A Nuremberg notary’s Wittenberg bible

The remarkable calf binding of this Wittenberg bible has been painted with miniature half-length portraits of the reformers Martin Luther and Philip Melanchthon. Both figures hold an open book, signifying the gospel. Bearing the date 1581 and the initials ‘G.M.N.’ and ‘S.R.W.’, this volume was evidently a precious object to its original owner. The expense and effort lavished on this binding is indicative of intense devotion to the Lutheran cause. Containing Genesis and Exodus, this is the first of a ten-volume, parallel Latin-German edition of the Scriptures, initially published in 1565. Inside, annotations on the pastedown indicate that in 1600 this was part of the library of a pious Nuremberg notary public called Frederick Gunther, while an inscription on the title-page indicates that by 1685 it had passed into the possession of another legal professional of the same Bavarian city, which had embraced the Reformation in 1525 and was the home of the artist Albrecht Dürer. During Luther and Melanchthon’s lifetimes, students, theologians and other people travelled to Wittenberg to ask them to write in their bibles. Portraits of these Protestant heroes were often added. Many examples of these personalised objects have been preserved. AW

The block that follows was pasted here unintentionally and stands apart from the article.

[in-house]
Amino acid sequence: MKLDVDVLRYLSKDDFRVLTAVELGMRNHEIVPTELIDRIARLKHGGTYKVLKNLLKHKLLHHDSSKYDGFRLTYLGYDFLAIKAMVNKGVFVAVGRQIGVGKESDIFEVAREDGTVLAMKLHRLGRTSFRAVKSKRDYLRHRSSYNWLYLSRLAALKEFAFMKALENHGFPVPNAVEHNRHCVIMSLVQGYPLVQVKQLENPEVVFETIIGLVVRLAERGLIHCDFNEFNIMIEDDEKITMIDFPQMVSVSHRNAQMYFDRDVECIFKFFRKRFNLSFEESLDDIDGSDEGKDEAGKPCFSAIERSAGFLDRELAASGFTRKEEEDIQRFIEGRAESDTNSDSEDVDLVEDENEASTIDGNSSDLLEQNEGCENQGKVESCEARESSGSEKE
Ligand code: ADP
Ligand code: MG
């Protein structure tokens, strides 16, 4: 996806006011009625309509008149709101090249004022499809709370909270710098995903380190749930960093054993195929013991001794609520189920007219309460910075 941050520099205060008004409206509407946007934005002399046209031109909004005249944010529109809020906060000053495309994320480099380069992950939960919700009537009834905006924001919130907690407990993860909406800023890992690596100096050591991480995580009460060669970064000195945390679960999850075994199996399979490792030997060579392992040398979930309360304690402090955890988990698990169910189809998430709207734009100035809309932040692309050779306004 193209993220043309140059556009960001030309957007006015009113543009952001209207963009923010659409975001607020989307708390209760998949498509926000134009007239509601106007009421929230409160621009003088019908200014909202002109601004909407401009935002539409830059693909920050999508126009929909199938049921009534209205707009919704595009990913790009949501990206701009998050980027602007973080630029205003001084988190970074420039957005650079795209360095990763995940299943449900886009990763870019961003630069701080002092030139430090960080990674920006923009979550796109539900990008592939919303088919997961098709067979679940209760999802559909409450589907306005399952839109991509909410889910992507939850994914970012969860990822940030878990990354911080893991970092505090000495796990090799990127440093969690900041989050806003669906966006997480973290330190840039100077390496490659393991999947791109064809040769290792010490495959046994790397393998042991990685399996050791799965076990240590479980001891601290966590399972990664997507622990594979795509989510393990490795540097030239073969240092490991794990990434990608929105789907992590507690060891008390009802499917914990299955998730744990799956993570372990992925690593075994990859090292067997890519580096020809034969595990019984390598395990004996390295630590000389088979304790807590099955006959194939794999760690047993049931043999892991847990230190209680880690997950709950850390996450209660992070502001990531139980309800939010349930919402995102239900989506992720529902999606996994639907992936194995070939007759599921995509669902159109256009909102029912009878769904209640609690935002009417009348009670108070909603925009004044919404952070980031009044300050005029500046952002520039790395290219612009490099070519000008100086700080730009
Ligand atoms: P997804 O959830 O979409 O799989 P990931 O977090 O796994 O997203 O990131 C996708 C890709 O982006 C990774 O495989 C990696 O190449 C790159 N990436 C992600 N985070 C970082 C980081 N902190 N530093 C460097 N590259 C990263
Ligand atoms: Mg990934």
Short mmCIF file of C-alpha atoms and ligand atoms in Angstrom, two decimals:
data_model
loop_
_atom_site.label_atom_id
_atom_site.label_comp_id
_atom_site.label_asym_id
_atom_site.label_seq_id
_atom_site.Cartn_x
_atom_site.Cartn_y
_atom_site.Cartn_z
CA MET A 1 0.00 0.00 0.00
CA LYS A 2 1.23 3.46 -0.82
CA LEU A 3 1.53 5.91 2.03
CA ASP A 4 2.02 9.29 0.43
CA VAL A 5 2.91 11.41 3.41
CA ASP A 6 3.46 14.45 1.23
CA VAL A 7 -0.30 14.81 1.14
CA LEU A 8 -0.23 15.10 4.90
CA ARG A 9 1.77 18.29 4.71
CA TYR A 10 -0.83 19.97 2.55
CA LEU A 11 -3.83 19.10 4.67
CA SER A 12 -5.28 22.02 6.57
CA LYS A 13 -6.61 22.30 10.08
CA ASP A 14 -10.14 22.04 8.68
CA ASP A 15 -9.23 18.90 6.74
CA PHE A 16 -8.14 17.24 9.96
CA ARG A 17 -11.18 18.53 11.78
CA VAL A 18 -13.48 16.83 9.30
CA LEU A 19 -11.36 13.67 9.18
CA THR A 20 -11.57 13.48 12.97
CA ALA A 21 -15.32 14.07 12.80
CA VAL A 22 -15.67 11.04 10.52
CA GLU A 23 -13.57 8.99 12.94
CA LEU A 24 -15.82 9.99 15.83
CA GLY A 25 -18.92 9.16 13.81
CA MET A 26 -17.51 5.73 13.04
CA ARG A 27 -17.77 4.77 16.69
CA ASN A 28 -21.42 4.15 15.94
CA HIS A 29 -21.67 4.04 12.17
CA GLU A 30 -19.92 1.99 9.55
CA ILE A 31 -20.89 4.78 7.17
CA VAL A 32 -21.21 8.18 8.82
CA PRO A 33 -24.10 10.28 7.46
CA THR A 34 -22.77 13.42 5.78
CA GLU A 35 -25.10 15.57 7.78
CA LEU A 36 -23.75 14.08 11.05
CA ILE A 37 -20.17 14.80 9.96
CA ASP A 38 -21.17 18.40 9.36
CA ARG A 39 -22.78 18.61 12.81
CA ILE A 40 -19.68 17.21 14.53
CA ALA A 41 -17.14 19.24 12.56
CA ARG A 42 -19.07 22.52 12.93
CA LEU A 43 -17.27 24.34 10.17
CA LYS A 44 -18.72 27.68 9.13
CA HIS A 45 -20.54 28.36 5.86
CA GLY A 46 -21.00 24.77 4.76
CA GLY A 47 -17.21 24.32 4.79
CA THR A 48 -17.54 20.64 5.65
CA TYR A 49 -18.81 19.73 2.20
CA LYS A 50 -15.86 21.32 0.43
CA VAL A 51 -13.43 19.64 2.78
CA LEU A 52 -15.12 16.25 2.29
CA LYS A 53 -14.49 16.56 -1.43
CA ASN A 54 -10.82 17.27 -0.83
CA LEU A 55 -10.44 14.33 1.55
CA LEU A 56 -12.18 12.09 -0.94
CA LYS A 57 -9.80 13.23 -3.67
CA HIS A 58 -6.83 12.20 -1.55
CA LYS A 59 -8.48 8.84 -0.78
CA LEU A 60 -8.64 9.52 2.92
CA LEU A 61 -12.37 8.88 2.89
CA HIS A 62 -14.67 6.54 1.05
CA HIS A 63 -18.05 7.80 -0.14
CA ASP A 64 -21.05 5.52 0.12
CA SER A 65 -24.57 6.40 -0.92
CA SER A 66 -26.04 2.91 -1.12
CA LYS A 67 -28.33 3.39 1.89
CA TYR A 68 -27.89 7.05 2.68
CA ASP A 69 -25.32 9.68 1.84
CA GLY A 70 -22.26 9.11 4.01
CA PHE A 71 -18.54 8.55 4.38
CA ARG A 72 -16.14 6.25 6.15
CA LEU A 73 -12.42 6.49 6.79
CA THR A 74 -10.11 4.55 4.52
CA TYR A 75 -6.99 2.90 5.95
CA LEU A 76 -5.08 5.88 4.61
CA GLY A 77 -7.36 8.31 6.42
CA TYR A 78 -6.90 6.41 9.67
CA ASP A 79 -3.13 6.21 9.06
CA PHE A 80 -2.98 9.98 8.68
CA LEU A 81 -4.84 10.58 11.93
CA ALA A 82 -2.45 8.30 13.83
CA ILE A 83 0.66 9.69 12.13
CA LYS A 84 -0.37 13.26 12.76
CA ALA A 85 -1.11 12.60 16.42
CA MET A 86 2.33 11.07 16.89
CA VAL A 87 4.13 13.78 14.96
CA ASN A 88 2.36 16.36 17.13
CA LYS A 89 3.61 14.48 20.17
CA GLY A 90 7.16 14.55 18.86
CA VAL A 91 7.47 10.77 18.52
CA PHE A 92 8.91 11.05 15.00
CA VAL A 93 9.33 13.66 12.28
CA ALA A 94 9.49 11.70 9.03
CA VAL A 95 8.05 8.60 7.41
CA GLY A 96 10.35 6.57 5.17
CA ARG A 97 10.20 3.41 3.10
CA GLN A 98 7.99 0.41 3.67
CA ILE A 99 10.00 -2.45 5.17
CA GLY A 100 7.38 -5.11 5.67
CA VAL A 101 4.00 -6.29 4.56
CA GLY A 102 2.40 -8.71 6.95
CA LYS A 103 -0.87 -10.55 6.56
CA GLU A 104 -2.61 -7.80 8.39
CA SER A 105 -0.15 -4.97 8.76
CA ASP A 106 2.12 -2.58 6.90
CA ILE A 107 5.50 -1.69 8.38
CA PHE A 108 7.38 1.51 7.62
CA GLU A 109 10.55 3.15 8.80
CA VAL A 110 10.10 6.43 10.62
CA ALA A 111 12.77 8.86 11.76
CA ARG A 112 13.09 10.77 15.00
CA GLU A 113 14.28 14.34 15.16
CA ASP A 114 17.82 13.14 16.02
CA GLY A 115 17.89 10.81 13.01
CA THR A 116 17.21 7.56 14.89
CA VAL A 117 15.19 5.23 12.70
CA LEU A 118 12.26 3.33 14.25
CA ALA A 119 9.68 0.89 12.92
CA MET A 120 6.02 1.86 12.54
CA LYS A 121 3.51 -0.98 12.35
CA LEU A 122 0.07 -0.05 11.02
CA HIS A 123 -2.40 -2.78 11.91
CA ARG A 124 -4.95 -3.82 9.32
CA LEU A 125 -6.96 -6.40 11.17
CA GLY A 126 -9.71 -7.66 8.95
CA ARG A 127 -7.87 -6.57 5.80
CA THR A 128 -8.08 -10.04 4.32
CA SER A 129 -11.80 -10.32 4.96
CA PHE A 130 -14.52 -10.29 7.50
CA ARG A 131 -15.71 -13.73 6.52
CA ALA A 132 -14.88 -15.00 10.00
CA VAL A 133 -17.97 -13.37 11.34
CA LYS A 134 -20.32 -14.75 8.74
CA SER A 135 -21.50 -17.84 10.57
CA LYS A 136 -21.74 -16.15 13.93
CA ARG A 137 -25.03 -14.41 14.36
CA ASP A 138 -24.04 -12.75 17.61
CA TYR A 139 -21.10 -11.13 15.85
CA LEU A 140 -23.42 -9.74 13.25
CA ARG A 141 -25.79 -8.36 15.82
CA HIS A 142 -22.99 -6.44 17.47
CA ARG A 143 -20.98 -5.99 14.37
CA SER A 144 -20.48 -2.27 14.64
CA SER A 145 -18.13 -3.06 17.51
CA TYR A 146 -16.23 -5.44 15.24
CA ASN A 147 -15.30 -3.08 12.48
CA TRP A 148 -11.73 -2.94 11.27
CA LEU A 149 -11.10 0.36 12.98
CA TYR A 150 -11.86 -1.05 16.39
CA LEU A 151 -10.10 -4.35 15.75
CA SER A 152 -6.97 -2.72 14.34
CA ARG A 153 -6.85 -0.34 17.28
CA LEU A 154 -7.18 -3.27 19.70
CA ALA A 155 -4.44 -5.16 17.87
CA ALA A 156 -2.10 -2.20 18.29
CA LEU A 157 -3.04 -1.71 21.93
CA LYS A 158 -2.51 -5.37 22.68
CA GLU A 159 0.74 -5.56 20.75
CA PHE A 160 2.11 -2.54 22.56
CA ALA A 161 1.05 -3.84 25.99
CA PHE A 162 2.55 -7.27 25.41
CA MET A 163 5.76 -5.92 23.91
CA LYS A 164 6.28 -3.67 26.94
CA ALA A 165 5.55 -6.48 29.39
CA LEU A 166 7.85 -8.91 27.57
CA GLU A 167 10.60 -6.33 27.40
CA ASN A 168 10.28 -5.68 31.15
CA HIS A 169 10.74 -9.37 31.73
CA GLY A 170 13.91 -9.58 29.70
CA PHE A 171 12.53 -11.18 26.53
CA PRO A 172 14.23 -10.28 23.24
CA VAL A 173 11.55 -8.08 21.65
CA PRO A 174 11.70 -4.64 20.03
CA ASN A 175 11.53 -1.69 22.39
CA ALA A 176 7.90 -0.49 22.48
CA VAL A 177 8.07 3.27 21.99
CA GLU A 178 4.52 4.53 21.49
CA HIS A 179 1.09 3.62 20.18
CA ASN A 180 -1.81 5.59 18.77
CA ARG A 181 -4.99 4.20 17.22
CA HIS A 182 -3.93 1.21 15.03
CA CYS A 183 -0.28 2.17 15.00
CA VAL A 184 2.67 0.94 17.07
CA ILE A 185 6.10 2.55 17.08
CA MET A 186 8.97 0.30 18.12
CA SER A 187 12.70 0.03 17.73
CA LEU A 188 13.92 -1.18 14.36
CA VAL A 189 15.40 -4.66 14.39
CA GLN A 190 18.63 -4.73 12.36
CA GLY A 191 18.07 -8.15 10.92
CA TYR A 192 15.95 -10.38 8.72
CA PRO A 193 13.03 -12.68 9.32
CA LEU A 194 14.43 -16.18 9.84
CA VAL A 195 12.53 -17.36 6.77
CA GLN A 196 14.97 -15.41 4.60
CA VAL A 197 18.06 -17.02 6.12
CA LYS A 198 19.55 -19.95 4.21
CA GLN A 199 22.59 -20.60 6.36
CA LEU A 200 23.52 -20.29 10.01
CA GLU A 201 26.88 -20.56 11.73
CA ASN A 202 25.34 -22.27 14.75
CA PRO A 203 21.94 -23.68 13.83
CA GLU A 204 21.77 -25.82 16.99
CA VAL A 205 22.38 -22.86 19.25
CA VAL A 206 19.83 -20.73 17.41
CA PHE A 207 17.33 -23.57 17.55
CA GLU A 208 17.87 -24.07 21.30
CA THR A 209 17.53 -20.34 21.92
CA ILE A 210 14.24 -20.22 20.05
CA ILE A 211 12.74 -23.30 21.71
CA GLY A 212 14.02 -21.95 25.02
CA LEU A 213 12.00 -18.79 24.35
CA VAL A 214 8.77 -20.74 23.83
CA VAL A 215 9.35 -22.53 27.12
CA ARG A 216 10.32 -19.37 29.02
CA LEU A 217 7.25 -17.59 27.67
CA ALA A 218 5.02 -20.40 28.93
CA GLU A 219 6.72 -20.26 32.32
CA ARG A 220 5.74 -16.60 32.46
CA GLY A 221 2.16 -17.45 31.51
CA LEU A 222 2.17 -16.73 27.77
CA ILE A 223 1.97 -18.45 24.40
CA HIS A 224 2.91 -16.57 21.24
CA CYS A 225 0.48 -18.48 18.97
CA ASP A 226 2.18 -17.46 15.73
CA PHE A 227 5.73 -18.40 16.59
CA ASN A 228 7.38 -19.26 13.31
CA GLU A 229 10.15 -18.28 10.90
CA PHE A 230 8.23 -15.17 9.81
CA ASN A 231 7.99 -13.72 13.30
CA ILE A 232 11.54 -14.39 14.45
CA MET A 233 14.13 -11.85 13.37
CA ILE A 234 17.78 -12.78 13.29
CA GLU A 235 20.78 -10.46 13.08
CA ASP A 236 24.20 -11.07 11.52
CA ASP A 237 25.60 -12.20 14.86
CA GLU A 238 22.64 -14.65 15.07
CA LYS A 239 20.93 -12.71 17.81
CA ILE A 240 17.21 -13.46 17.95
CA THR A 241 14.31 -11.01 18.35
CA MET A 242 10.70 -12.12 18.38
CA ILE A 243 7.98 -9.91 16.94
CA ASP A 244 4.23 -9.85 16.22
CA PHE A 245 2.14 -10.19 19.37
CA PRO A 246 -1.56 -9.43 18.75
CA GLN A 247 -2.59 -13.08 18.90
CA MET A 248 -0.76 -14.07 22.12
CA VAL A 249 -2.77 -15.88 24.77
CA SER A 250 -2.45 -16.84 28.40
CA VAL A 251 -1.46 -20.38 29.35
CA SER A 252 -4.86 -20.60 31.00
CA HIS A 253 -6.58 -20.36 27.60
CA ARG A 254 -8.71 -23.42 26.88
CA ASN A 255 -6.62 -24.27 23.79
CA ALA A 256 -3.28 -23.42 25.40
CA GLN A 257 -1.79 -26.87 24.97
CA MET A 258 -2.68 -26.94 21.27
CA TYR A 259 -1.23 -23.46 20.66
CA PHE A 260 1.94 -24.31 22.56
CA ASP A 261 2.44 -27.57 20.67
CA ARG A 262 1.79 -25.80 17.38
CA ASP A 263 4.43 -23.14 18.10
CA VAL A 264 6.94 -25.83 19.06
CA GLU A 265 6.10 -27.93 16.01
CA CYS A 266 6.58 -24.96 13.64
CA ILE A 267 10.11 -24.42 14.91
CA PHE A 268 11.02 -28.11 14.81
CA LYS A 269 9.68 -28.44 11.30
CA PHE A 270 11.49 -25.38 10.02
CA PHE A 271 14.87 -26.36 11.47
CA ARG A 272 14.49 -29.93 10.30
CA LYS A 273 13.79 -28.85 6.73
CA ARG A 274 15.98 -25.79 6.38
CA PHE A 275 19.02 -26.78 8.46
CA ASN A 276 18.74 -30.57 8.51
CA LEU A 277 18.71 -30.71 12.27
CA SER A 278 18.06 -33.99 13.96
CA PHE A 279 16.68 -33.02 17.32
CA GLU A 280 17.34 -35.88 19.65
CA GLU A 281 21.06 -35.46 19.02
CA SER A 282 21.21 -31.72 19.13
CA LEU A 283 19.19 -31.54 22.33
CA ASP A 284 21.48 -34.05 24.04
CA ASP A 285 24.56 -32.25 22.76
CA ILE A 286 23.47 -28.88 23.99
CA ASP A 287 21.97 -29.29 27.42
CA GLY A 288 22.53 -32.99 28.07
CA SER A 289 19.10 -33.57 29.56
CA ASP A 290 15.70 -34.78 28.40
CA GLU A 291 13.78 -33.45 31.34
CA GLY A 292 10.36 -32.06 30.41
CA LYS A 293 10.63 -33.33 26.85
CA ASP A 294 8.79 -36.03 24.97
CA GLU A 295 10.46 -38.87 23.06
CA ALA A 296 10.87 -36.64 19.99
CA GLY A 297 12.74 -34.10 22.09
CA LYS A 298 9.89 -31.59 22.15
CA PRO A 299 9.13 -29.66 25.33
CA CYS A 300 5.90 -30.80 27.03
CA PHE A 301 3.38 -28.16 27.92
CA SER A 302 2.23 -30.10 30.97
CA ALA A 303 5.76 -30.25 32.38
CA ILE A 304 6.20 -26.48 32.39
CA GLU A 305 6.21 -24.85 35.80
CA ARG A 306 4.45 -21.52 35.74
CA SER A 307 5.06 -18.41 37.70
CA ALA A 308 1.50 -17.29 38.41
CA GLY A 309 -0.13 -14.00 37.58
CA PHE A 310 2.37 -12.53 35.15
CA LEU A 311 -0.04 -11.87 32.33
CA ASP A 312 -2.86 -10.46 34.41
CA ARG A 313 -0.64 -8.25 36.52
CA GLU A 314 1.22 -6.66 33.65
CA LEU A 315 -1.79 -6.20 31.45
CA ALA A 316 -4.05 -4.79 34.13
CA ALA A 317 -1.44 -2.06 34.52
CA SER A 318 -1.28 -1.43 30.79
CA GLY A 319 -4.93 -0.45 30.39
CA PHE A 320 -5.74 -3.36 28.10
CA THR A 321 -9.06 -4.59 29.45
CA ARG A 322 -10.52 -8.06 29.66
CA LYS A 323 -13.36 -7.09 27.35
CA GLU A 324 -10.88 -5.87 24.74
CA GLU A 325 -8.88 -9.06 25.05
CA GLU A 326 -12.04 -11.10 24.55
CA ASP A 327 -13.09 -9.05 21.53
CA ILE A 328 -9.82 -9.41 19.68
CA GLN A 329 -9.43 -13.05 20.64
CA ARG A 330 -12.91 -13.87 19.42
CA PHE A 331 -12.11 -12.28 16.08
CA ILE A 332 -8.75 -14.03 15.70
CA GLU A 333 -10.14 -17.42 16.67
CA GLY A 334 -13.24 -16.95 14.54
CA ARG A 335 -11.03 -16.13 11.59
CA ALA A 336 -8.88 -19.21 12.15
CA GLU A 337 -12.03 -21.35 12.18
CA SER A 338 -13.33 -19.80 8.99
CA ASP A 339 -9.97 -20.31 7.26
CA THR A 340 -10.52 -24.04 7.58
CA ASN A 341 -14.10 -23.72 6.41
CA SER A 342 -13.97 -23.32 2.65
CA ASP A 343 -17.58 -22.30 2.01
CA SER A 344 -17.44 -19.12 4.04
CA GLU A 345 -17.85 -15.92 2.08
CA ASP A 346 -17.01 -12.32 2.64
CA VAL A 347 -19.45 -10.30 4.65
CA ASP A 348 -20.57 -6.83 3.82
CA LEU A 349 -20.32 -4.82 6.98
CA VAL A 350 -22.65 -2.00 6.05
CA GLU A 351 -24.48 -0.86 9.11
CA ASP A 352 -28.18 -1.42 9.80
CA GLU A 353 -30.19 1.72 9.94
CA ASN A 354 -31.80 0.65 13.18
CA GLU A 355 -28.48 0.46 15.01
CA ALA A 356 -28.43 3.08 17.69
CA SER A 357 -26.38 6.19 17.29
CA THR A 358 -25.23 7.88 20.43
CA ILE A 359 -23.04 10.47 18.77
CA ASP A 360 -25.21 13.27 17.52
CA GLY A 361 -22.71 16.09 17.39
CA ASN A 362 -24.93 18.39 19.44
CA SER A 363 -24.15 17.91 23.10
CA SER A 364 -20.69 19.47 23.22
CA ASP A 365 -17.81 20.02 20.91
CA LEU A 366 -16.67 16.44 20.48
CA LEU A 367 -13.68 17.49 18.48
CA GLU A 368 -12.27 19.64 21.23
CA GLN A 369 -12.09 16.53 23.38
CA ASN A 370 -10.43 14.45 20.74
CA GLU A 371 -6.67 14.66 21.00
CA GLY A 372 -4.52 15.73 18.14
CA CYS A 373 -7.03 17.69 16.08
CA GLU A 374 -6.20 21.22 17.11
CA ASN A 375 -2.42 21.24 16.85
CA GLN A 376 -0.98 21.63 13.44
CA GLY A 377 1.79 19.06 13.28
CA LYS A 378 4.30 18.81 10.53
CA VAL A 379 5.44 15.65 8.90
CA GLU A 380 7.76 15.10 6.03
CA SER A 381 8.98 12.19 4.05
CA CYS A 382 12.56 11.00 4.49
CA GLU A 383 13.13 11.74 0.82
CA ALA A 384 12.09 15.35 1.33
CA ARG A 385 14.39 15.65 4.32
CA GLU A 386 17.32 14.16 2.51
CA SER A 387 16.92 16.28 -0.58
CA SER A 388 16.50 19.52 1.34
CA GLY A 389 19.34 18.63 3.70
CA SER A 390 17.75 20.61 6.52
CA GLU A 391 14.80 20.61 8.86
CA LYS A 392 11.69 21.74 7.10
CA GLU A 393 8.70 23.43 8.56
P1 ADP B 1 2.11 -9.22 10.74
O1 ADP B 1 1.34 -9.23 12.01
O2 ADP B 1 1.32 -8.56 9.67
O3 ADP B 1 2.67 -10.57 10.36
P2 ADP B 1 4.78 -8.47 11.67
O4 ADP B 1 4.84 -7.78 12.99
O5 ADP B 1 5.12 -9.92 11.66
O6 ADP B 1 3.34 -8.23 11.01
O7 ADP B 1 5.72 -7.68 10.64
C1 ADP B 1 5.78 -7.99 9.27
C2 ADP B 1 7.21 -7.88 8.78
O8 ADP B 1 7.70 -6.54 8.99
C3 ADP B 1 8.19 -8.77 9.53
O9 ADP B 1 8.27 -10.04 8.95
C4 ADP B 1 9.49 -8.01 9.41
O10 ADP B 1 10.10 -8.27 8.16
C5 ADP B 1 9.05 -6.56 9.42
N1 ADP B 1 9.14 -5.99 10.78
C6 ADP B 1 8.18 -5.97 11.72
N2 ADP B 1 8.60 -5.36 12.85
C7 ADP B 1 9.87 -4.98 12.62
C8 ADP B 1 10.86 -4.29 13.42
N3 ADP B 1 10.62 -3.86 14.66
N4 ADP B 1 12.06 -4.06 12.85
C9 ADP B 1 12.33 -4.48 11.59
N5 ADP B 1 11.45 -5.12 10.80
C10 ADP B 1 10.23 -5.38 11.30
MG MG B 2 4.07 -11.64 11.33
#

Biblia Germanico-Latina (Wittenberg, [Johannes Schwertel], 1574).

CUL: BSS 228. B74

By kind permission of Bible Society

Further Reading

Euan Cameron, ‘The Luther Bible’, in Euan Cameron (ed.), The New Cambridge History of the Bible, vol. 3, From 1450 to 1750 (Cambridge, 2016), pp. 217-38.

Ulinka Rublack, Reformation Europe (Cambridge, 2005), pp. 161-3.

Ulinka Rublack, ‘Grapho-Relics: Lutheranism and the Materialisation of the Word’, in Alexandra Walsham (ed), Relics and Remains (Past and Present Supplement 5, 2010), pp. 144-66.

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